posted Jan 14, 2014, 8:57 AM by Victor
updated Jan 14, 2014, 8:59 AM
January 14, 2014
A new paper published in Pediatrics in late-December sets out specific guidelines for managing opioid dependence and withdrawal in children. The clinical report by the American Academy of Pediatrics (AAP) Committee on Drugs and Section on Anesthesiology and Pain Medicine aims to raise awareness about opioid withdrawal symptoms in children, which can occur as early as 5 to 7 days after having been on an opioid.
The lead author Jeffrey Galinkin, MD, is a professor of anesthesia and pediatrics at the University of Colorado Health Science Center - Denver, and Director of Scientific and Medical Affairs at CPC Clinical Research in Aurora, Colorado. The full clinical report can be accessed in PDF and HTML on the website for Pediatrics, the official journal of the American Academy of Pediatrics
New Guideline on Opioid Withdrawal in Children
Medscape - January 9, 2014
Children's use of prescription opioids is growing, but until now there has been no guideline on managing withdrawal in this age group. Since abrupt discontinuation of these drugs can lead to discomfort, it's important to follow a set approach to opioid weaning.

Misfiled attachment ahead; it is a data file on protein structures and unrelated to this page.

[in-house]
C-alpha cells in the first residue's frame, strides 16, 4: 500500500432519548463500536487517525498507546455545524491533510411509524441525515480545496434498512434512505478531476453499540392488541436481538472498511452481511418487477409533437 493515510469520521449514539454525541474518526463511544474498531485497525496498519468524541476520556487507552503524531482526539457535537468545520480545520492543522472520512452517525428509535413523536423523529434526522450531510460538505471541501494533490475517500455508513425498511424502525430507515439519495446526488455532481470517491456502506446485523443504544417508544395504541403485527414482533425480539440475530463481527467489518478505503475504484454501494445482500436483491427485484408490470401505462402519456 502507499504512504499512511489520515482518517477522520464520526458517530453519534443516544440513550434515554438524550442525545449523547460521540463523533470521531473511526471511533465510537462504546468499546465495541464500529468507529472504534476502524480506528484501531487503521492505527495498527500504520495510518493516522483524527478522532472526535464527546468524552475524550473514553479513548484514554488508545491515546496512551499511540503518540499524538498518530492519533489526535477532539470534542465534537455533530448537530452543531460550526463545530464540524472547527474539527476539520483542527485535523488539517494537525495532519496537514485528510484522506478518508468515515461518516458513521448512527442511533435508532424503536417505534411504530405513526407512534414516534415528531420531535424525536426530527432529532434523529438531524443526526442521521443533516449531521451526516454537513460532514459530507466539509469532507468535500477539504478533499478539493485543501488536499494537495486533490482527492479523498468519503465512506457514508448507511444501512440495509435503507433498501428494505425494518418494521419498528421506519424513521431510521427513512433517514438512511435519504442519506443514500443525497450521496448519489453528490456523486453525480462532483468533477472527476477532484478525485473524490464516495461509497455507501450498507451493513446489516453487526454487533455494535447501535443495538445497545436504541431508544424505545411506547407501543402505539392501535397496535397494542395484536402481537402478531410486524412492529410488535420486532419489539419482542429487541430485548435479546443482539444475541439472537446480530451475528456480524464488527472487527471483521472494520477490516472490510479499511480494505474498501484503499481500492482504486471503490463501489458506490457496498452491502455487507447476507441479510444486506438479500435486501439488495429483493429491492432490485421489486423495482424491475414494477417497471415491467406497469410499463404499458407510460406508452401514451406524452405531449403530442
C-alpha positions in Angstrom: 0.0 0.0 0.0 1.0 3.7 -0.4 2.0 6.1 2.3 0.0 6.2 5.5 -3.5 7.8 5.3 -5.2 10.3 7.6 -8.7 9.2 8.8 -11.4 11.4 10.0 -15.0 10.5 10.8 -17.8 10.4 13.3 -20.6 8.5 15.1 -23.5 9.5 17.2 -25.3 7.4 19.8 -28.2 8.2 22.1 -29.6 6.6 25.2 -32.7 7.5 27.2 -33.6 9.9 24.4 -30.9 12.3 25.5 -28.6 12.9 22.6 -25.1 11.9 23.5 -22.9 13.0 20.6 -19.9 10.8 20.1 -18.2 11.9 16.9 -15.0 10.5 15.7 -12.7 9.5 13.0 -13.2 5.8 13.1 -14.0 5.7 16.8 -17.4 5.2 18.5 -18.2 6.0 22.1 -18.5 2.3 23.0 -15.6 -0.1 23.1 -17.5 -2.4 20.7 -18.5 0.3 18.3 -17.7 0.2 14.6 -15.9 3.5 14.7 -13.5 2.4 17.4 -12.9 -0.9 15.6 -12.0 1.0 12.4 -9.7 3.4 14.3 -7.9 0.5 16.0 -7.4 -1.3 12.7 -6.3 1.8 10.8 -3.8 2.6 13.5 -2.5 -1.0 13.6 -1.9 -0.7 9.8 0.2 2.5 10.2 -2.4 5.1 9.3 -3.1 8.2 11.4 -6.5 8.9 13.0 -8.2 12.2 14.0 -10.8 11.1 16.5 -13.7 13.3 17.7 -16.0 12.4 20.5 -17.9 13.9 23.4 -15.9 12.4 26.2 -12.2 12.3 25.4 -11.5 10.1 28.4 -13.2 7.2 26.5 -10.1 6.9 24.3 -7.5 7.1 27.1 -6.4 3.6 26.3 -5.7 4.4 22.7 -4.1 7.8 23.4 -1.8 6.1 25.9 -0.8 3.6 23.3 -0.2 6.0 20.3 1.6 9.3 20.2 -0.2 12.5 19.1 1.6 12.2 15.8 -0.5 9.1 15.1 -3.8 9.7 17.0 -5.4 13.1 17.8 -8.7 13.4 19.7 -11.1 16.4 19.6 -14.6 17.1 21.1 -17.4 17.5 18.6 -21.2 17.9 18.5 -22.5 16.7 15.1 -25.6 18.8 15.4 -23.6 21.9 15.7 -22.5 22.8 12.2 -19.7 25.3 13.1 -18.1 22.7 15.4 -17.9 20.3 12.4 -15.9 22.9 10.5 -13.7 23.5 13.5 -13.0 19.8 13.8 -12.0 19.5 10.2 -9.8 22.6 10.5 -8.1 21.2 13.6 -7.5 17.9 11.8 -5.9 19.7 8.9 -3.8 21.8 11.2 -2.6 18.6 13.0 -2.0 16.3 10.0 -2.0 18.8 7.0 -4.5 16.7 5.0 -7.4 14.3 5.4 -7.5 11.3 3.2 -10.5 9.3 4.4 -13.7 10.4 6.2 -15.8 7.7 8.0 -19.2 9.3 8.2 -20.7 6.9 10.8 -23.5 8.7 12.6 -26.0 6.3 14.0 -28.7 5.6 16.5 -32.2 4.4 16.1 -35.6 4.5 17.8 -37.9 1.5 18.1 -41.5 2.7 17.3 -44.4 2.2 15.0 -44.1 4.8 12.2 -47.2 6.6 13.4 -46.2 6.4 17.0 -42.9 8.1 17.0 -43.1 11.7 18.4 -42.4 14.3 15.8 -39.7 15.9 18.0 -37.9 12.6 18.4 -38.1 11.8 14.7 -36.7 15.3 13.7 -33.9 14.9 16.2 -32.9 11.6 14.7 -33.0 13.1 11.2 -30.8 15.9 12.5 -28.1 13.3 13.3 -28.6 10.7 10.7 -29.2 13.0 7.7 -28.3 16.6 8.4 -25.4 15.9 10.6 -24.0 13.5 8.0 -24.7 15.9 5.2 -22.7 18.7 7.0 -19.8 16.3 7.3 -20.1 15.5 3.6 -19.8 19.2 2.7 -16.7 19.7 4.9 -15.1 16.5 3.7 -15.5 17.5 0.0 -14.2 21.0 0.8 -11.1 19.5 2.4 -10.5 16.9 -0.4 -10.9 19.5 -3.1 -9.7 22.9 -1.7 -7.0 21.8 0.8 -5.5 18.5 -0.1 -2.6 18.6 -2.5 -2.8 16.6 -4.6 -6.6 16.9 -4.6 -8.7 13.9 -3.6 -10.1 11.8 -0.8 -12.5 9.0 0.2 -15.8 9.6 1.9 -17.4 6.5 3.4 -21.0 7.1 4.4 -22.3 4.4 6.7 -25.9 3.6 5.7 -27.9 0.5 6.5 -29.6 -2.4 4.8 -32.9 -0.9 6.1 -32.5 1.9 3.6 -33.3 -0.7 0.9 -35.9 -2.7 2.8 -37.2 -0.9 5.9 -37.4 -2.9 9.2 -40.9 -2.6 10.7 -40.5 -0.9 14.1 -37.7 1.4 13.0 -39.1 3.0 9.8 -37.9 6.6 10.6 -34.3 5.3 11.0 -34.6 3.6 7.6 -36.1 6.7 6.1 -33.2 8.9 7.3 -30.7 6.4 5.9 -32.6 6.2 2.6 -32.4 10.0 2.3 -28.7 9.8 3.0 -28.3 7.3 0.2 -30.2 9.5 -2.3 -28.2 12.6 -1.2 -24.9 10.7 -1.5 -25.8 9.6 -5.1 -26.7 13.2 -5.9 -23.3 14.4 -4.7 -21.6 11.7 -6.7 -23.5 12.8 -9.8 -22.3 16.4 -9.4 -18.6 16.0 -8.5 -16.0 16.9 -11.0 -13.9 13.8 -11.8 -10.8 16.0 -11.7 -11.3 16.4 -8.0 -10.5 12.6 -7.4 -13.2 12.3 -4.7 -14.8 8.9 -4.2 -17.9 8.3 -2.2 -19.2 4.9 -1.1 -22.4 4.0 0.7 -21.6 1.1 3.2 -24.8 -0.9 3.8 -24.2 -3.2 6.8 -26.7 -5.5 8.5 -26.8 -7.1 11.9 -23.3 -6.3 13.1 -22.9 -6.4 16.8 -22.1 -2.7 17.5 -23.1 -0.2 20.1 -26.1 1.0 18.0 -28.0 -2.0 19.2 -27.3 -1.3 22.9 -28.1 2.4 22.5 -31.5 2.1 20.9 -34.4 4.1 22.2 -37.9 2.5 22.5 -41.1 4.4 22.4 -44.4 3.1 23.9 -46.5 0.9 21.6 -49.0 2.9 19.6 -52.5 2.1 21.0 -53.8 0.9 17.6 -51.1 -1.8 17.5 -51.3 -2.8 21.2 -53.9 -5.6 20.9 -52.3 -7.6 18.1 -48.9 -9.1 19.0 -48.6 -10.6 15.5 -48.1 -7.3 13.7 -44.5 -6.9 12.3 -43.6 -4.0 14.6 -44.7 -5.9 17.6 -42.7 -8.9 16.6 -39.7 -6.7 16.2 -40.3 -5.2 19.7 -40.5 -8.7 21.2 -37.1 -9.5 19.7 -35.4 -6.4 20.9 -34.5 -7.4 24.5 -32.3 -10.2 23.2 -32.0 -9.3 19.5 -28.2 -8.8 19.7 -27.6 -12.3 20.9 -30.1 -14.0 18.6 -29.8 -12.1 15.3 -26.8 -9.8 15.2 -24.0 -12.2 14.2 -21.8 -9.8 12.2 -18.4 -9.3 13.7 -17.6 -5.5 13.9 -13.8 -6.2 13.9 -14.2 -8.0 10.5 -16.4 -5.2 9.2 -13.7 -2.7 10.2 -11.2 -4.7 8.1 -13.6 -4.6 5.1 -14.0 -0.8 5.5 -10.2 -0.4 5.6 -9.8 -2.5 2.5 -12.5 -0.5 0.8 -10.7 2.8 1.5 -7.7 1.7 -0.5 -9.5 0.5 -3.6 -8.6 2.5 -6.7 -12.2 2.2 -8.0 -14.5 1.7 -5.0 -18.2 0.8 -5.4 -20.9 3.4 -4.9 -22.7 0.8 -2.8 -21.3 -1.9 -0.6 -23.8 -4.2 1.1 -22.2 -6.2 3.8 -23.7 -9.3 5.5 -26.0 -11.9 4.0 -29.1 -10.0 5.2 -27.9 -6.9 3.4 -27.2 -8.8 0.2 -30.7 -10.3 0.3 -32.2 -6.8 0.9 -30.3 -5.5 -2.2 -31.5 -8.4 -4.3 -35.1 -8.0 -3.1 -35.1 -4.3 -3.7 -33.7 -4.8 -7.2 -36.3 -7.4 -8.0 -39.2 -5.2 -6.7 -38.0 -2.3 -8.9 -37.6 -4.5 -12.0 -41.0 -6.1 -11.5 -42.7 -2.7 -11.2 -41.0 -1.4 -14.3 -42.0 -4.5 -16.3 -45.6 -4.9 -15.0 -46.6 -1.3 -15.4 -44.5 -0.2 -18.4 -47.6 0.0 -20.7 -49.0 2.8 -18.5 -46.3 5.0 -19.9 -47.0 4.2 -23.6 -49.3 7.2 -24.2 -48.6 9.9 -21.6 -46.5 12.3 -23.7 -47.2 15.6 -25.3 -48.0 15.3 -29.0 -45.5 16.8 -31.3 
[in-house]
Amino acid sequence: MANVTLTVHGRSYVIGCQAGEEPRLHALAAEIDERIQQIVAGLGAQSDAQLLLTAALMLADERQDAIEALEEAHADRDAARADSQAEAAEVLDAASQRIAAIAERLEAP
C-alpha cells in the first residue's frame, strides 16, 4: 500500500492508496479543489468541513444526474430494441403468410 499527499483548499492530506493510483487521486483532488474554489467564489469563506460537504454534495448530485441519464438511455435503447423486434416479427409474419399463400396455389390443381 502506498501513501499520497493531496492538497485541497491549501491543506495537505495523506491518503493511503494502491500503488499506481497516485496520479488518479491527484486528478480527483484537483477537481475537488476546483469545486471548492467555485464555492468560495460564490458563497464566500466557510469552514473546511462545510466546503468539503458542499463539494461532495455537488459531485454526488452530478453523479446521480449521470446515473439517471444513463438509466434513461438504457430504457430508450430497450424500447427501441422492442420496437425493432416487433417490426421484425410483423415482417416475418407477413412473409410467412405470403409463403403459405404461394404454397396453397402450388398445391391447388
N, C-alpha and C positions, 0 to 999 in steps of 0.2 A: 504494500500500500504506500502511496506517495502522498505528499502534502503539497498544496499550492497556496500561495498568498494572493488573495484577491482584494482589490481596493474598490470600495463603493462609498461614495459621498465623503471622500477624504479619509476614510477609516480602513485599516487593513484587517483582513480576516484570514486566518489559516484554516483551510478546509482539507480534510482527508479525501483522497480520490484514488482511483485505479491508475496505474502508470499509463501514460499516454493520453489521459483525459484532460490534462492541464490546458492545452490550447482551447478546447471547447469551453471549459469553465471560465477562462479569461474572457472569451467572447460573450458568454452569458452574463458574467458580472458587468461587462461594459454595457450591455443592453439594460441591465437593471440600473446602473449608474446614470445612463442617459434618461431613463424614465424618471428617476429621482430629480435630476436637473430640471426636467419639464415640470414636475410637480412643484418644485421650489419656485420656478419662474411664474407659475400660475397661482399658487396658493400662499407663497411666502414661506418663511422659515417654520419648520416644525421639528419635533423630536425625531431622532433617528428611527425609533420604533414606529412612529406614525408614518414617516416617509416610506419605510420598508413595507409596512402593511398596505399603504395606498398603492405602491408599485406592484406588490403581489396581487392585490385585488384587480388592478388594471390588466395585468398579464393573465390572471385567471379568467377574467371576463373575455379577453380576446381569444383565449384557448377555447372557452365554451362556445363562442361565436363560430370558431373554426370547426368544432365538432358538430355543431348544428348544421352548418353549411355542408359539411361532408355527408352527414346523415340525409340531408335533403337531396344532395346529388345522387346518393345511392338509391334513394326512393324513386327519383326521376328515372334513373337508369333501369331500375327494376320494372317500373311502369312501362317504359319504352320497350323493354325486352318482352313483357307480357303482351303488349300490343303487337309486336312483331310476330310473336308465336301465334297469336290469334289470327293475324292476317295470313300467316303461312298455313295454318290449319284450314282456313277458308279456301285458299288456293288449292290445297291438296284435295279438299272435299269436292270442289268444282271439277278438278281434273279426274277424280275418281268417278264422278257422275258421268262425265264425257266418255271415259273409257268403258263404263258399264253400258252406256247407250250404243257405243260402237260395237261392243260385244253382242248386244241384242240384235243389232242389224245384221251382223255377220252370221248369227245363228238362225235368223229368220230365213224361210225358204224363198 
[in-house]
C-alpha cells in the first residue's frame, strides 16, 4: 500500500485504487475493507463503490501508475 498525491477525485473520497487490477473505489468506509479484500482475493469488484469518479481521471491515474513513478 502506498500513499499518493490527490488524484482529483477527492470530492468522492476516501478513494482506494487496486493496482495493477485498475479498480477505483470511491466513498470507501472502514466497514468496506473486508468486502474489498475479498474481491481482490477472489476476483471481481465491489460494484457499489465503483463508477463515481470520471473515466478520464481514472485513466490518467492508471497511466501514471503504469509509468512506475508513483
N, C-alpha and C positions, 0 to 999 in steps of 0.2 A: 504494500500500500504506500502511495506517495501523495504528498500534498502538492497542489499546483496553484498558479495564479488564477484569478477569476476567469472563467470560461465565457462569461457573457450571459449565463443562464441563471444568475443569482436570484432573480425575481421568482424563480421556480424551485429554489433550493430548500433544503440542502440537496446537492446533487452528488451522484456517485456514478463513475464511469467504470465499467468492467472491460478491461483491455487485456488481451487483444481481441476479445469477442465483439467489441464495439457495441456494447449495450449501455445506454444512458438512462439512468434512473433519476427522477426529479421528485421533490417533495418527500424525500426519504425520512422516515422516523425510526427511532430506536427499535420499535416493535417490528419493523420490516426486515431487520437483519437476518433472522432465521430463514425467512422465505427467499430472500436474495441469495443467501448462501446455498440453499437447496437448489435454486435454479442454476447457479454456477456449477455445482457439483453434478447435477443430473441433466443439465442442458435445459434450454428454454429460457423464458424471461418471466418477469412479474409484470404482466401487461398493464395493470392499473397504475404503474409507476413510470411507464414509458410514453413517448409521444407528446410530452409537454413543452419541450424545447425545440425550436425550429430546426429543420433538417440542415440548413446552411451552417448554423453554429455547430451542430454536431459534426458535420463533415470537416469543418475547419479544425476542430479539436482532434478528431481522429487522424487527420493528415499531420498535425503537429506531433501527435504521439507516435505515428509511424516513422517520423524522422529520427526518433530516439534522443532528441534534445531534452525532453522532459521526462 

That's the conclusion of a new Clinical Report by the American Academy of Pediatrics (AAP) Committee on Drugs and Section on Anesthesiology and Pain Medicine looking at iatrogenically induced opioid dependence and withdrawal in children.
The aim of the new paper, published online December 30 in Pediatrics, is to raise awareness, according to a lead author, Jeffrey Galinkin, MD, professor, anesthesia and pediatrics, University of Colorado Health Science Center, Denver, and director, Scientific and Medical Affairs, CPC Clinical Research, Aurora, Colorado.
"The key reason the AAP was keen to publish this paper and go forward with this guideline is that people are unaware that patients can get drug-specific withdrawal symptoms from opioids as early as 5 days to a week after having been on an opioid chronically."
Opioid prescriptions to children have more than doubled in the past decade. In 2009, about 7.2 million outpatient opioid prescriptions were dispensed for youngsters in the United States. Interestingly, the biggest prescribers are dentists, said Dr. Galinkin. Opioids are used primarily short term for pain related to a procedure or an acute injury.
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